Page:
And what about Maura?! Proving that a woman can be as sexually liberated as the horniest man but woe betide anyone who mistakes this liberation for ‘easy’ – Tom felt the full force of her articulate rage.
Okay, we do need to talk about the dark side of the show: namely the psychological impact that Love Island has on its vulnerable viewers and on the contestants themselves. It sets a dangerous precedent for body image in young people and they must be taught that these people do not represent the norm – they are sculpted, plucked, tanned and trained within an inch of their lives – and it’s a full time job to look so Insta-ready 24/7. But after the first couple of days don’t most of us see past their appearance and see them as just a bunch of young adults trying to navigate the show without too much humiliation, hoping to find love, but mostly to boost their brand once released as this year’s crop of reality stars? The show is, disappointingly, very narrow in its definition of beauty and it definitely needs to up its diversity credentials to include a wider variety of body types and skin tones, to avoid the alienation of some of its viewers.
Then there is also the uncomfortable truth of the suicides of Mike Thalassitis and Sophie Gradon. I don’t think the show is directly to blame for their deaths, but I think by its nature it attracts damaged people, longing for a validation that can never been given. Such people need to be spotted sooner and offered support, not flung into the Horny Hunger Games and then abandoned. These desperately sad deaths have provided a violent jolt for the world of reality TV and gave viewers a peak behind the curtain: even the most attractive, seemingly happy people we see on TV can be suffering beneath that Instagram sheen. I hope that contestants are now given much greater support throughout the whole experience: more thorough assessments, producers who show restraint in goading contestants into emotional situations that they can’t handle, and, perhaps most importantly, solid aftercare. How is a person suddenly thrust into the public domain, becoming a household name for the summer, supposed to deal with being dropped back into obscurity after their brief but brightly-burning star fades and burns out?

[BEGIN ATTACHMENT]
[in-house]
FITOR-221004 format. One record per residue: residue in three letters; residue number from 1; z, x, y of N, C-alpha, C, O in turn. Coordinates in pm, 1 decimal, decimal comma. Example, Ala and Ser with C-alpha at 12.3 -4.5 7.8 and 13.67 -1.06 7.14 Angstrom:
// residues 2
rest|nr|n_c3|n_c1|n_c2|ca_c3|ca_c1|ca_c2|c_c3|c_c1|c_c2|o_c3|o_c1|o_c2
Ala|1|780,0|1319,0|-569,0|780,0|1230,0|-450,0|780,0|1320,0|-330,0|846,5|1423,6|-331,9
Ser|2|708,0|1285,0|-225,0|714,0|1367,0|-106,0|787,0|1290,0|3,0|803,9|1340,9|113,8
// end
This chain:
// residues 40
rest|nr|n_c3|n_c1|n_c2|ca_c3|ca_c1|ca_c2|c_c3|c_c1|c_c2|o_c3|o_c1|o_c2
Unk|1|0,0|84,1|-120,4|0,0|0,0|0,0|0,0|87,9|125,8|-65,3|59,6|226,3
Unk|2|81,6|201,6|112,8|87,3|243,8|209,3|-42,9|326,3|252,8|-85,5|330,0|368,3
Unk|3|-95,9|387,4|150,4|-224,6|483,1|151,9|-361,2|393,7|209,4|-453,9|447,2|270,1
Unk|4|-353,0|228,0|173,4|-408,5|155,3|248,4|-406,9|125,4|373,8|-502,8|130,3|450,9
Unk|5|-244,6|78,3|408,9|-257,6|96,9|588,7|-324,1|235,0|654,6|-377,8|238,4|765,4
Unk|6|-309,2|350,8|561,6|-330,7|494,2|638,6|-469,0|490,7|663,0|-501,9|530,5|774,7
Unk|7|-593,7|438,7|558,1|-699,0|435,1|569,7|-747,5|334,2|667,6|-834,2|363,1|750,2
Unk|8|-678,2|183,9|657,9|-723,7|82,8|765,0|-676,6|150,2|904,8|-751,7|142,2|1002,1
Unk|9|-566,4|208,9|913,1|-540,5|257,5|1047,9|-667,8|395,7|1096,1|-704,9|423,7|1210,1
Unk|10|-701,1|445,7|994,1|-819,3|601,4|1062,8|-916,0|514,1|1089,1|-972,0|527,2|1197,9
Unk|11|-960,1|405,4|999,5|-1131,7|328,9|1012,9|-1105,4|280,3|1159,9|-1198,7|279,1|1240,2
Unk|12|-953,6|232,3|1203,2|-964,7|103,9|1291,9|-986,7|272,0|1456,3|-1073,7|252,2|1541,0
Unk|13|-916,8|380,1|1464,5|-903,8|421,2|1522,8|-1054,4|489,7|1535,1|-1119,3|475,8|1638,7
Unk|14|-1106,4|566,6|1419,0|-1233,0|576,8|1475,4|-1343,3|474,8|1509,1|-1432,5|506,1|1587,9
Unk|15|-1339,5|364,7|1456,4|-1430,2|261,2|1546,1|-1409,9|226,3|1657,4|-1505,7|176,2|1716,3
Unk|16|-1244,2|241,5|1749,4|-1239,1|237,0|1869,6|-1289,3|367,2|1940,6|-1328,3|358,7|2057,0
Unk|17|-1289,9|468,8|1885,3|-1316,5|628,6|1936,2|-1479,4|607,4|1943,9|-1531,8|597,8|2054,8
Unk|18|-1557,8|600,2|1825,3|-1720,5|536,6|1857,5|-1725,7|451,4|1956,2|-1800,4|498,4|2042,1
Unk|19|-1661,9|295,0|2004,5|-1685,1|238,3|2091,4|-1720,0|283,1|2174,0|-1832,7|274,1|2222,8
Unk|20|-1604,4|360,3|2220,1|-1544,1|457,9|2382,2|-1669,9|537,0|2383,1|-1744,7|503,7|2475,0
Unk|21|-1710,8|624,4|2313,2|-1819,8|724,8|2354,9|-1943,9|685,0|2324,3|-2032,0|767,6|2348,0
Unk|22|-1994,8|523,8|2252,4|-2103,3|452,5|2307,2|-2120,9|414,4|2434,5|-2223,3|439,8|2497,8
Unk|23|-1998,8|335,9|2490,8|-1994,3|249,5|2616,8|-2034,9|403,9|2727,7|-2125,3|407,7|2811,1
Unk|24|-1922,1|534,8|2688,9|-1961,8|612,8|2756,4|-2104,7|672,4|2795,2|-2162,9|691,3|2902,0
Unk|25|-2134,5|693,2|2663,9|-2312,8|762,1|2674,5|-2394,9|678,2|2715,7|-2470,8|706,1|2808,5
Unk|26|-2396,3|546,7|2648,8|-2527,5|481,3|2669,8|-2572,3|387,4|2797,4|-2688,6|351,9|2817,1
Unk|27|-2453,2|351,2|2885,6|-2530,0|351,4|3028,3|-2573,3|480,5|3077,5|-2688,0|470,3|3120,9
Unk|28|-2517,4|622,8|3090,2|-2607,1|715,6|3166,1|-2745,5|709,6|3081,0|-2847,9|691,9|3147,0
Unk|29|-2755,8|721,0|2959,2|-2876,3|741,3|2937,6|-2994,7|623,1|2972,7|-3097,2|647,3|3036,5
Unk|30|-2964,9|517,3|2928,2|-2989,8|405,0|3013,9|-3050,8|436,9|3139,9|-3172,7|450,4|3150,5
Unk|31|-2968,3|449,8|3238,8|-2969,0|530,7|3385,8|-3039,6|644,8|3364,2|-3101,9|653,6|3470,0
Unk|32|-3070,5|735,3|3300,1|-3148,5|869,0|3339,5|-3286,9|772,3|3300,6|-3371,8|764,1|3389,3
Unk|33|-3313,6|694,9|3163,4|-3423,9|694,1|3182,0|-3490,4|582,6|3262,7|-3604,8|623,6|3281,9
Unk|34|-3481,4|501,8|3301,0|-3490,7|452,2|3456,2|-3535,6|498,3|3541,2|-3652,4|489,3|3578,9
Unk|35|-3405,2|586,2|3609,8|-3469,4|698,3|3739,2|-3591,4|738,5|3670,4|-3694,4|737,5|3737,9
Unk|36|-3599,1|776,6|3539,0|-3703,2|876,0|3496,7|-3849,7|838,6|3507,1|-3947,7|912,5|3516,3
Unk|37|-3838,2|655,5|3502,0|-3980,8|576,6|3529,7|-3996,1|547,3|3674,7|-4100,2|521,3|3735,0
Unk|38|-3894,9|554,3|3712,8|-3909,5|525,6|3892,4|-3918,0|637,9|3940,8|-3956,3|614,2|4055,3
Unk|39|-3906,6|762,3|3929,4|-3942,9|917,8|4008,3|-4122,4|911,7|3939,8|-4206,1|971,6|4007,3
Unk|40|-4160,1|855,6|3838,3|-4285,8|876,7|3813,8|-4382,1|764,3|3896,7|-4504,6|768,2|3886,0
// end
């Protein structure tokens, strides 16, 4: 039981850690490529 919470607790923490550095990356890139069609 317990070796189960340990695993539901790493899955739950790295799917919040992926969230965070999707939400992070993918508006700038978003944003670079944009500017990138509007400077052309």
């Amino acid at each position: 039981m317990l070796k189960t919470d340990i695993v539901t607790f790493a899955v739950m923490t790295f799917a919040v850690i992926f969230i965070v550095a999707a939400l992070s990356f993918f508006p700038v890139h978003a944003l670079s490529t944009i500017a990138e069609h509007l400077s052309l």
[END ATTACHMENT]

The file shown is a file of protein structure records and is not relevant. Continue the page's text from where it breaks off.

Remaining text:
These (big) caveats aside, Love Island has plenty to offer many of us through its universality. It’s not the best example for young people, but it’s not the villain that some insist and has a place within popular culture, alongside other, more wholesome, programming. News that there will be an additional winter visit to Love Island based this time in sunny South Africa will no doubt prove wildly popular too. And as long as kids are encouraged to see beyond the superficial and the show pushes its narrow definitions of beauty, injects more diversity and provides better mental health support, I will continue to enjoy my not-so-guilty pleasure with the blinds open.
Mental illness is a result of misery, yet still we stigmatise it